MCAD Tech News (#221)19 Sep, 2007 By: Jeffrey Rowe
THE HUGE POTENTIAL FOR SHAPE-BASED SEARCH ENGINES HAS ONLY BEGUN TO BE TAPPED.
In the last issue of MCAD Tech News, I gave a brief overview of 3D geometry search engine technology and identified a couple of companies that develop and market that technology. This week I'll discuss Geolus Search (from UGS PLM Software), where it came from, where it is heading, and how it works. In fact, the company is so confident about Geolus Search’s capabilities, it terms the technology “the Google of 3D” — quite a bold claim.
Geolus Search has a relatively short, but interesting, history. What is now known as Geolus Search was originally developed by software design & management AG (sd&m AG). The company is a subsidiary of Capgemini and develops custom software and provides IT consultancy services.
In June 2006, UGS announced it had acquired the shape search technology from sd&m and renamed it Geolus Search. (It was formerly sold as geolus SHAPE.) It is basically a shape search application that allows manufacturers to quickly locate 3D models of digitally defined parts from large heterogeneous data sources on the basis of geometric similarity. The intent of the acquisition was to allow UGS to build advanced geometry-based search applications that promote data reuse and eliminate the time and expense associated with designing or purchasing duplicate parts. Today, it is used primarily by two distinct groups within enterprises: design/engineering and procurement. The core functionality of Geolus Search acts as UGS PLM's search engine for assisting with the development, control, and procurement of parts. Read more>>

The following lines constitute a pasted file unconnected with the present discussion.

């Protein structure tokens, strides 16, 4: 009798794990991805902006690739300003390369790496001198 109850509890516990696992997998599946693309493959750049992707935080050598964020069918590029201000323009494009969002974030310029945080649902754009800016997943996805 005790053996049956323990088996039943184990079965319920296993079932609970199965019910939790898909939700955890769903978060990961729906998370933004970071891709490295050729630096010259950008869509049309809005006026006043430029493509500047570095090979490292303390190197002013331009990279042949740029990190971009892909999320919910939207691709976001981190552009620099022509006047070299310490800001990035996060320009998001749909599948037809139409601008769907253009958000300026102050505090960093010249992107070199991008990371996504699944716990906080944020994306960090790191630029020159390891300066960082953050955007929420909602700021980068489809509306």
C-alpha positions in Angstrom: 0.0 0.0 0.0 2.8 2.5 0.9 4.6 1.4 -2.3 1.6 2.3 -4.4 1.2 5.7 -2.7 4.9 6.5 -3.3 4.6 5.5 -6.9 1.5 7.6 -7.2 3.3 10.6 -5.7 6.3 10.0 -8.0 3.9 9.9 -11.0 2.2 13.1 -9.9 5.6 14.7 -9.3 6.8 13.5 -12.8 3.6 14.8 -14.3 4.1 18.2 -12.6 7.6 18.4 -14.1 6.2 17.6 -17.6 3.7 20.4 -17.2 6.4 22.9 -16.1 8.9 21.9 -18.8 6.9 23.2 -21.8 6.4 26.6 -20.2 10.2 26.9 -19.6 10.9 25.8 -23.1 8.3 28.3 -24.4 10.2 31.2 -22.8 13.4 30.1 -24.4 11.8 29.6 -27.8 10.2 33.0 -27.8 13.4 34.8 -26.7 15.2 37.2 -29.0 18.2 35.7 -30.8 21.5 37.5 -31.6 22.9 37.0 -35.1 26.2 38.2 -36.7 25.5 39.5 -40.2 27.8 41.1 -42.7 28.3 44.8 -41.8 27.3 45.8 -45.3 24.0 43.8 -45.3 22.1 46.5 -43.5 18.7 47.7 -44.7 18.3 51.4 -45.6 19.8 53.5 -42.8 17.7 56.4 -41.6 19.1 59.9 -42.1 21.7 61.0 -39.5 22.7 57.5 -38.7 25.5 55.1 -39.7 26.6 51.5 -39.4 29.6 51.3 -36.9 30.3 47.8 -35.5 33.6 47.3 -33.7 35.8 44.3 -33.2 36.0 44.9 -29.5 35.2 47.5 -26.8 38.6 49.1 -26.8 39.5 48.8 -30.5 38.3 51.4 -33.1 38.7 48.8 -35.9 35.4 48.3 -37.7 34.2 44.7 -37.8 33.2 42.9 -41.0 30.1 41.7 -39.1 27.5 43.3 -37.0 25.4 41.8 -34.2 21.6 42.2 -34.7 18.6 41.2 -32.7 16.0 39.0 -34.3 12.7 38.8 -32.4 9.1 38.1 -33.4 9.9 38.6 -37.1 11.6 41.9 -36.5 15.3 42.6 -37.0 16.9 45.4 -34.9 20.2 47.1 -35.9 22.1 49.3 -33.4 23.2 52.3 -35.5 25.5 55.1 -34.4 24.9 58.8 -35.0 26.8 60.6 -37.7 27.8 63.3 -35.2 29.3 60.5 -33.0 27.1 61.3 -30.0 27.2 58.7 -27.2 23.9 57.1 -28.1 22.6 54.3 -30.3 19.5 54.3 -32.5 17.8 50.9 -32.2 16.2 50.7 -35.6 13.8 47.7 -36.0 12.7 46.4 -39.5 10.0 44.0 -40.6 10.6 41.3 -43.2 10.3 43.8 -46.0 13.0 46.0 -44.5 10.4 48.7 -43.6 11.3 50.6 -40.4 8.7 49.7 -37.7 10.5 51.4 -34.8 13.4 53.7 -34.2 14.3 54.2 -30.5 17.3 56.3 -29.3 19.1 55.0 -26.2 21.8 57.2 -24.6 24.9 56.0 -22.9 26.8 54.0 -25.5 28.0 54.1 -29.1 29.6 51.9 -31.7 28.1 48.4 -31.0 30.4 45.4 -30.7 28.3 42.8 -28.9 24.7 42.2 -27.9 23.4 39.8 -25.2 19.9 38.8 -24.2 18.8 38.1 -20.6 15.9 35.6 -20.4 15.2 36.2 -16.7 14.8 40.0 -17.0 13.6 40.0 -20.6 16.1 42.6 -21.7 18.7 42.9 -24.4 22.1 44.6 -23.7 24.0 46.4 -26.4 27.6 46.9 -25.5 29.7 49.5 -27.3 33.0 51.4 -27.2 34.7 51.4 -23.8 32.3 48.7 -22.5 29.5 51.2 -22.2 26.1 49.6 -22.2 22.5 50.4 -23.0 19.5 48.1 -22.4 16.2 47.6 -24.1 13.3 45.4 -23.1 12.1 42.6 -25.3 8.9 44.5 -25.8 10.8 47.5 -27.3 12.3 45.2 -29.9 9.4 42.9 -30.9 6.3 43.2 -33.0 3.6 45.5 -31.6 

By Richard Doyle
The latest release from SolidWorks, SolidWorks 2008, brings some terrific interface changes to the table. In this month's "Solid Thinking," the first in a series of SolidWorks 2008 articles, I'll look at some of the productivity enhancements that are a result of those changes.The first changes you will notice are the standard menu bars. Cleverly displayed, the menu bars serve as both standard toolbars and a set of menus for accessing other commands. The standard toolbar is shown by default, but if you hover over or select the SolidWorks icon, the toolbar changes to show the drop-down menu interface, exposing standard commands such as File, Edit, and View. You can also now pin the menu bars in place. Read more>>
Automation Studio Training: Hydraulic System
October 1-3, 2007
Birmingham, United Kingdom
Automation Studio presents this training session, presented in English, to help users rapidly attain a higher level of proficiency. Other sessions can be held on the user's premises, in the company's headquarters in Montreal, or online. Read more
Automation Studio Training: Hydraulic and Electrotechnical System
October 2-5, 2007
Automation Studio presents this training session, presented in English, to help users rapidly attain a higher level of proficiency. Other sessions can be held on the user's premises, in the company's headquarters in Montreal , or online. Read more
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Notice: CAD Manager's Survey Now Online
It’s that time of year again — log on and take Robert Green's CAD Manager’s Survey. This annual survey measures the latest metrics and takes the pulse of the marketplace where we all work. In response to reader feedback, Robert has restructured the survey to consider more workplace factors. Please participate in the survey because more responses ultimately yield more accurate results. The CAD Manager's Survey 2007 is online now and awaiting your input.